Blackberry released Playbook 2.0 in February 2012, some 10 months after its initial launch. Playbook 2.0 marks a decisive internal achievement for the company. RIM was not in a position to release another Storm device. QNX 2 is also the framework for Blackberry 10, so all work would eventually form the basis for its next-generation device.
Playbook 1.08 was Blackberry's ugly duckling of devices. While it was usable and functional, other users found it clumsy, difficult to pair with blackberry phones (initially), and included applications like Office and Adobe Acrobat reader basic.
In the time between the initial launch and the re-release, the tablet landscape changed in so many ways. HP's WebOS tablet was released, then discontinued 6 weeks later and sold at a fire sale price of $99. Amazon's Kindle Fire re-defined the baseline price for tablets at $199. Finally, Apple iPad 2 continued to be the tablet market.
Playbook 2.0 now costs $199, but is comparatively less expensive to own than Amazon's Kindle Fire and is more functional. Front/back cameras, memory, storage, app world, and productivity applications are only a few of the things that are included with 2.0.
Playbook 2.0 is a modest but complete evolution from version 1. Within its new price-range, the device is a “swan” compared to what it was before. At the top of the strong points for Playbook are pricing and portability. Functionality is strongest for web browsing, watching videos, and corresponding by emails.
The Playbook made emailing fun again.
A welcome touch was this email signature:
Sent from my BlackBerry® PlayBook™
Making $2490 from $249
Getting the Playbook on “the cloud” is very simple, and just requires a few application downloads and a bit of changes in process.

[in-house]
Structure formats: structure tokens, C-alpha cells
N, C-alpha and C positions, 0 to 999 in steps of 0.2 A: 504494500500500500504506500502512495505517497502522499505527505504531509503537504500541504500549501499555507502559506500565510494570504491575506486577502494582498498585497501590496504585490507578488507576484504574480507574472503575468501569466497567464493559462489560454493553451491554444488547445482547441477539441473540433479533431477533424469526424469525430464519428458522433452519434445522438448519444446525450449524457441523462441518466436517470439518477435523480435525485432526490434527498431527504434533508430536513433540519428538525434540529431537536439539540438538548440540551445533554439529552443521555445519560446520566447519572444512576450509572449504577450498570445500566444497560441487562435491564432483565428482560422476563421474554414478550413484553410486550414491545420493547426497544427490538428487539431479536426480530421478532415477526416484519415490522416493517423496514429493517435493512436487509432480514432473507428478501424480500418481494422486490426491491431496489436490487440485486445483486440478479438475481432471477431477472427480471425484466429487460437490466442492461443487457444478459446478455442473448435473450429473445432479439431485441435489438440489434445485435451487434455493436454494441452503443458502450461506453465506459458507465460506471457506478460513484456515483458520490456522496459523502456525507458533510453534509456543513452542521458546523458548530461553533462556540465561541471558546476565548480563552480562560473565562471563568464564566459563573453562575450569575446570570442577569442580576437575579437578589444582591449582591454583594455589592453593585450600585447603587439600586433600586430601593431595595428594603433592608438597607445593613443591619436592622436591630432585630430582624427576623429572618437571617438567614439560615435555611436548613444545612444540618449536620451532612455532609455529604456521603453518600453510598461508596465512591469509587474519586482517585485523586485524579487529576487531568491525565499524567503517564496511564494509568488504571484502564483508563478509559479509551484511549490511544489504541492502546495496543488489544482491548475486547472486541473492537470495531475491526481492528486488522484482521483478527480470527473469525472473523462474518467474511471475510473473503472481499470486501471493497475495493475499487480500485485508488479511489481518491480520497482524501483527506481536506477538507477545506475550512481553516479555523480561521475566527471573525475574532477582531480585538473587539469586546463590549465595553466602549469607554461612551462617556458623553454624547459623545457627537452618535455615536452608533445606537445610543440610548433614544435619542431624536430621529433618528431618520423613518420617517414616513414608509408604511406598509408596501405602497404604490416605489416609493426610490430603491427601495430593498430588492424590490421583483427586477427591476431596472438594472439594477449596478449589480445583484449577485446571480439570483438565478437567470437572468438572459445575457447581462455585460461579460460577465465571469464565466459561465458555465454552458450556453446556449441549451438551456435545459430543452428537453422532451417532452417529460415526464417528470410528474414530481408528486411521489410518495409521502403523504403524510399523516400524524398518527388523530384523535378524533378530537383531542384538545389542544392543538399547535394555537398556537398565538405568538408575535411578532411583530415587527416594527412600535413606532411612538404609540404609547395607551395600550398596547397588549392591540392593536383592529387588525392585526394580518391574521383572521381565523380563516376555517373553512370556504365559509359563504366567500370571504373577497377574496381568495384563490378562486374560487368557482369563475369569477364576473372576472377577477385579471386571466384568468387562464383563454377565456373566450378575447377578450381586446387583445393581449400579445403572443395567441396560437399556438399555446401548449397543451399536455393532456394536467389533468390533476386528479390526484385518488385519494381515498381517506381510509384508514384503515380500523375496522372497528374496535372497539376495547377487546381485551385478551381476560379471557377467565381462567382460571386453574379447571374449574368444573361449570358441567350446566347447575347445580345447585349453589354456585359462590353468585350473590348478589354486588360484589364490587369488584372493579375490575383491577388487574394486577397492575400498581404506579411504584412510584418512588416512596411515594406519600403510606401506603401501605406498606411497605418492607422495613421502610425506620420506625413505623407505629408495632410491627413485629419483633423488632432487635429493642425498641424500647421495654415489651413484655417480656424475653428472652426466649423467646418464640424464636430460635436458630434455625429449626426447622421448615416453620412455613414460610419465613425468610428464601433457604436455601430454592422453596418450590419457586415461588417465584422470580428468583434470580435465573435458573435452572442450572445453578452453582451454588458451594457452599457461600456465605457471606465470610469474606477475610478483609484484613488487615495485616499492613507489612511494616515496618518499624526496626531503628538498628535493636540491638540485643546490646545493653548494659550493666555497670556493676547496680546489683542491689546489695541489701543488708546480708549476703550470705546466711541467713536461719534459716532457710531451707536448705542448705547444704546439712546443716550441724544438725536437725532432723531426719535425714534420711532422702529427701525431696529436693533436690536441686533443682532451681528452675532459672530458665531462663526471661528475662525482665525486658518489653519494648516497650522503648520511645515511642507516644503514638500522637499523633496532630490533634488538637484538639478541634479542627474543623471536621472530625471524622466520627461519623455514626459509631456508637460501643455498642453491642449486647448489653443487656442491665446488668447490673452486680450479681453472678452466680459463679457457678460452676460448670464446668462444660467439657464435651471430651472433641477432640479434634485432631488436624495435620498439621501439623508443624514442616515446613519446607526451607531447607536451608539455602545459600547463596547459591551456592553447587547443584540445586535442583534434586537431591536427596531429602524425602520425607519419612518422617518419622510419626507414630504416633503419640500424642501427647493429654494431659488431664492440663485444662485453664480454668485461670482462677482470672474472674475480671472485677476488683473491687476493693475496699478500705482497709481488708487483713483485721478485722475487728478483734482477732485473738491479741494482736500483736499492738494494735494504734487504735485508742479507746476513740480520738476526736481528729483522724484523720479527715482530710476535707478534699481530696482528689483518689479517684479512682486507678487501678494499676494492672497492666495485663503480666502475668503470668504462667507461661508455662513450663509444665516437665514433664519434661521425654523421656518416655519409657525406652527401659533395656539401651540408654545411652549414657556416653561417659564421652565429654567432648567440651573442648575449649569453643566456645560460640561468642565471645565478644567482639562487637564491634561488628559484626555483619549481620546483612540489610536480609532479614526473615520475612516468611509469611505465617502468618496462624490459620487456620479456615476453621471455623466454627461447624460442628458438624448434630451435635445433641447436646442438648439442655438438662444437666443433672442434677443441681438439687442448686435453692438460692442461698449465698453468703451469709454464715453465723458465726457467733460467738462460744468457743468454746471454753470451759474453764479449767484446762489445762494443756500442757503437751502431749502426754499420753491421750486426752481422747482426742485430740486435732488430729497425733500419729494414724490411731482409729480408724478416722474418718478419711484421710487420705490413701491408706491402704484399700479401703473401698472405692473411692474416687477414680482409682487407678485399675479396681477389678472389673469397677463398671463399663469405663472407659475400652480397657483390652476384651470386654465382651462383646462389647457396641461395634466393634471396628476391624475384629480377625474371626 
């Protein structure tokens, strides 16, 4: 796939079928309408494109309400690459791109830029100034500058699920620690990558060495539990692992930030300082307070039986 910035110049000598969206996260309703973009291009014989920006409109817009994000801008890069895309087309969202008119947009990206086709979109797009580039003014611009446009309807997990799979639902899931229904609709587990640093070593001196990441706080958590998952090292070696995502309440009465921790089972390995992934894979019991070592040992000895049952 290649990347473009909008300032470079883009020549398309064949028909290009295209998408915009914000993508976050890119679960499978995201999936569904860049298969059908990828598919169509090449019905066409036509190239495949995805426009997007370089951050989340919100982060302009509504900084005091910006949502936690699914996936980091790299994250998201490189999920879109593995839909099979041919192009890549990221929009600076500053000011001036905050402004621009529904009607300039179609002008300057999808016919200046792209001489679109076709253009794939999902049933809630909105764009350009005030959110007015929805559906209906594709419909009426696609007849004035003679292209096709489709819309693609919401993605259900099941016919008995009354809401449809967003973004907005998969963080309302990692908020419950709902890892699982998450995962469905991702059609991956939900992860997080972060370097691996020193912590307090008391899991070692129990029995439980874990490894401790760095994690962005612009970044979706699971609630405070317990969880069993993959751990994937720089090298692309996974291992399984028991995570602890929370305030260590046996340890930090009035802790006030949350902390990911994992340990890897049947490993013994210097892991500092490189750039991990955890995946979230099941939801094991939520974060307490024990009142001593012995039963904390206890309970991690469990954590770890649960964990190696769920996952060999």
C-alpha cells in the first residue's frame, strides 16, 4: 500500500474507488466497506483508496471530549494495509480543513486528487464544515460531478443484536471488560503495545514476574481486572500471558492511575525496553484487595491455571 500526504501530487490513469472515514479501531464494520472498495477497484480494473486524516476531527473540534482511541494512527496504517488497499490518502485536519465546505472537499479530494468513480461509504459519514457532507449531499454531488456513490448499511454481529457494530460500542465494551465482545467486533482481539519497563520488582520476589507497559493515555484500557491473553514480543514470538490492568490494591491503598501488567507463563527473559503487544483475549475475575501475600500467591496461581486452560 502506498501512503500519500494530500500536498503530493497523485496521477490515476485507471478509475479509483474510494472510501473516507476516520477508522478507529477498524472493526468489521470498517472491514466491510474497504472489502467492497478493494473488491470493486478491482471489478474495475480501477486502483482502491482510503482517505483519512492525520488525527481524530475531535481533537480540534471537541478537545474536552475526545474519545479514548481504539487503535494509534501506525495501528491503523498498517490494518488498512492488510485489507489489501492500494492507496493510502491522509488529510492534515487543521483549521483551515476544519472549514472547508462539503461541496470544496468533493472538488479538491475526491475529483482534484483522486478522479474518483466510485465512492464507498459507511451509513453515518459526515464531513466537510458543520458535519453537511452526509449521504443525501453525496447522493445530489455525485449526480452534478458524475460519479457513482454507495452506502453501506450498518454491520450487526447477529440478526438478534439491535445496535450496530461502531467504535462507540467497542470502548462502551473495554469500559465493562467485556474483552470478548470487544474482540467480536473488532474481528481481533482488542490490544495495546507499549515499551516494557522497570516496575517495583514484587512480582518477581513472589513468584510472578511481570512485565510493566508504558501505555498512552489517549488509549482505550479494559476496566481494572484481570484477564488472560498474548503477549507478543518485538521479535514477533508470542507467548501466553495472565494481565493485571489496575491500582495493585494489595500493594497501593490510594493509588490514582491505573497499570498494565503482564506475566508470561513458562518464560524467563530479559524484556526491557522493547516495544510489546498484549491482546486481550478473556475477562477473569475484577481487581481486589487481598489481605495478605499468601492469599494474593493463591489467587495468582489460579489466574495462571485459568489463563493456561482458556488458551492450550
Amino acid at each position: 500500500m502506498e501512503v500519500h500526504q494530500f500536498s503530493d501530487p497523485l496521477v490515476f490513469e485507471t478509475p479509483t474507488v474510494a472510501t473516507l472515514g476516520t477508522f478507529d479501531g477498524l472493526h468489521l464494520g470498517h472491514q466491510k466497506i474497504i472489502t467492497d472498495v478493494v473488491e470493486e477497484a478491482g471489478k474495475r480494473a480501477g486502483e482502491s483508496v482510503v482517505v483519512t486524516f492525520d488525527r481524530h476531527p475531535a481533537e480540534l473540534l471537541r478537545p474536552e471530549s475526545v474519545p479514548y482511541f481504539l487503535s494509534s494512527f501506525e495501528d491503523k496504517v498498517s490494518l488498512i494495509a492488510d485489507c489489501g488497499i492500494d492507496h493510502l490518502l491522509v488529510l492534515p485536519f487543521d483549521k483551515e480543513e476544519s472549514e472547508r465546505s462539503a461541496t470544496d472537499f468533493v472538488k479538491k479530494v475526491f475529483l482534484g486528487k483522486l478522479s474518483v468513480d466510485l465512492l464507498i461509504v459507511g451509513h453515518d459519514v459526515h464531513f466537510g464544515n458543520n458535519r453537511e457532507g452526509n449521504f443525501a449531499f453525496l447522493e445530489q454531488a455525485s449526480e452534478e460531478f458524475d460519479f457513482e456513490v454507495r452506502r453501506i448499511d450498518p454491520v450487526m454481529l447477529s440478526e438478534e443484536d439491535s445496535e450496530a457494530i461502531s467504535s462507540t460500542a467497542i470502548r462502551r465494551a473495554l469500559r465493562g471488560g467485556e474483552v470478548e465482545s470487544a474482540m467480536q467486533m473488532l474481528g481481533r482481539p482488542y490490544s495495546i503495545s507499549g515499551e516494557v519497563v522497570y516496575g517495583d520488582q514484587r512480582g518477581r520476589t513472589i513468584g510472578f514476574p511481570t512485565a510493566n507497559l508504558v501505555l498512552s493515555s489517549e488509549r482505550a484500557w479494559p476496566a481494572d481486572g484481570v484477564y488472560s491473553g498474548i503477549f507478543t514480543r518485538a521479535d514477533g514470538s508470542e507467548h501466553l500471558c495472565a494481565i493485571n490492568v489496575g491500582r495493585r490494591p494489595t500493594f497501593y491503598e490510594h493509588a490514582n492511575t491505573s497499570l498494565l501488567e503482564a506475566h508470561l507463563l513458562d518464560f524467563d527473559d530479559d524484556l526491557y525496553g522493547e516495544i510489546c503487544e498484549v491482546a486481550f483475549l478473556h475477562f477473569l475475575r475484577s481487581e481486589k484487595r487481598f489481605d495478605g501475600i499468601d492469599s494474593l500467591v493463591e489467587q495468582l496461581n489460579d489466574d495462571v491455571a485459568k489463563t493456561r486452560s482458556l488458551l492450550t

Securities analysis requires the reading of hundreds of pages of documents. SEC filings in Excel, Word, and PDF format can easily be read on the playbook. This is done in the following way:
1. Installing "BlueBox"
2. Creating an account on Dropbox to connect to the BlueBox application
3. Using the Playbook browser to download attachments and saving to the device
4. Copying the files so that it may be accessed on a desktop or any computer with Dropbox installed
5. Using the new File Manager or 'Air Browser' to transfer from the BlueBox folder to the device
Note: Air Browser is a free application download.
To celebrate the launch, Blackberry made Asphalt 6 and Modern Combat available for free. They are inexpensive ($0.99) but are excellent games.
Playbook now supports folders. Below is a screen capture (press + and - buttons to capture an image). Here are some recommended games to buy or download for the Playbook:
Playbook demonstrates that Facebook is a Glorified Birthday Reminder. Birthdays are added to the calendar. As more appointments are added in a given day, the day number on the calendar gets bigger.
Email and calendar support was added to 2.0. When linking an email account to the device, contacts and calendar appointments are synchronized to the Playbook. Users are notified by way of a glowing red at the top left of the screen, and/or a blinking red LED. The email application supports twitter direct messages (unless the account is a corporation), LinkedIn, Gmail, Hotmail, POP email, and Facebook:
RIM integrated video chat to social media accounts to the Playbook. Facebook contacts show up on the Video Chat contacts list. Contacts who use a Playbook may be reached by video.
Connecting Playbook to Smartphone (“Bridge”)
Linking the blackberry phone to the Playbook was a breeze. After downloading an update for the phone, Blackberry bridge pairing (Bluetooth) was effortless.